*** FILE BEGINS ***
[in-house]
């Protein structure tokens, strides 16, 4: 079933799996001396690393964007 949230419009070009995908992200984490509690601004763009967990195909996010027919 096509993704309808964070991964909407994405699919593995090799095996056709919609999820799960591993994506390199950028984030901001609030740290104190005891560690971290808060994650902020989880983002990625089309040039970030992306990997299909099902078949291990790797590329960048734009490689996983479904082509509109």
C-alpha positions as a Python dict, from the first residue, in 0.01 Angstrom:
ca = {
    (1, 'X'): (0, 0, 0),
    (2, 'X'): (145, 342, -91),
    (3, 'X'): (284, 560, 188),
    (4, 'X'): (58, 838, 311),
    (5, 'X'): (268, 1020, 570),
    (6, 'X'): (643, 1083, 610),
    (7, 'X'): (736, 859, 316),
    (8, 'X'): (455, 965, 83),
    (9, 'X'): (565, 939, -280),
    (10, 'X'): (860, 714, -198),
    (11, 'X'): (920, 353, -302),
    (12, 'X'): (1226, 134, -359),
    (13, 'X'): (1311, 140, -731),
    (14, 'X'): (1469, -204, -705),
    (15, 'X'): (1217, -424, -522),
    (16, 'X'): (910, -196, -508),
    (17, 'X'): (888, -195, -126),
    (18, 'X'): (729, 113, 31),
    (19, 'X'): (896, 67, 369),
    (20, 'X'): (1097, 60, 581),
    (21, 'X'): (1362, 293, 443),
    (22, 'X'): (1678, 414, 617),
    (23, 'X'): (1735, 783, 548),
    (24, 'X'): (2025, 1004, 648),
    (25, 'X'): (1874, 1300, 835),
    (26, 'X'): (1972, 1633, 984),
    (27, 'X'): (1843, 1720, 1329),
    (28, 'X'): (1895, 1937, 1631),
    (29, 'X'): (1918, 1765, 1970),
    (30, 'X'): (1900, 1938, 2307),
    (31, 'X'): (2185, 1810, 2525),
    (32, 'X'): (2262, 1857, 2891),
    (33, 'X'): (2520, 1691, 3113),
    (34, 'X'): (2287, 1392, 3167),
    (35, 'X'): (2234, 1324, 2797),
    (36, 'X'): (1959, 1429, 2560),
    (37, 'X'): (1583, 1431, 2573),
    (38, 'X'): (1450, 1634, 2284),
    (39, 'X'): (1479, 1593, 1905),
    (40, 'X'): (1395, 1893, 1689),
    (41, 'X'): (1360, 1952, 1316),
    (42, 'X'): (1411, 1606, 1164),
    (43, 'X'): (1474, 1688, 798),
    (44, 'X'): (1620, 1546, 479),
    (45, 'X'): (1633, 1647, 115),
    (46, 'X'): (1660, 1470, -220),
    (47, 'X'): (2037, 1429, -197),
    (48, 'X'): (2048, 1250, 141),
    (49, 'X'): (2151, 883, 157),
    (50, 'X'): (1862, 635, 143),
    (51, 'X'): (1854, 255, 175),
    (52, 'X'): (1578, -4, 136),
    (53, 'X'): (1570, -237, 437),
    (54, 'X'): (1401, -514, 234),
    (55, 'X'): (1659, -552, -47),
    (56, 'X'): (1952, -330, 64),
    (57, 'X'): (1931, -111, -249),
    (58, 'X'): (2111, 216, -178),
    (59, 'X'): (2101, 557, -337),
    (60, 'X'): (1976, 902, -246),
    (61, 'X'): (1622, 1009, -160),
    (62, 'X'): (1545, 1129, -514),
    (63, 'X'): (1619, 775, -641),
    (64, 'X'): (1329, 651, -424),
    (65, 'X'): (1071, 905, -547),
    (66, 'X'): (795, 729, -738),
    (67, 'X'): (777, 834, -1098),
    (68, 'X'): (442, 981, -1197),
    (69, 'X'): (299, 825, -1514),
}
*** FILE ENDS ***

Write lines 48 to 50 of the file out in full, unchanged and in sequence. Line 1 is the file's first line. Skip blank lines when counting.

    (44, 'X'): (1620, 1546, 479),
    (45, 'X'): (1633, 1647, 115),
    (46, 'X'): (1660, 1470, -220),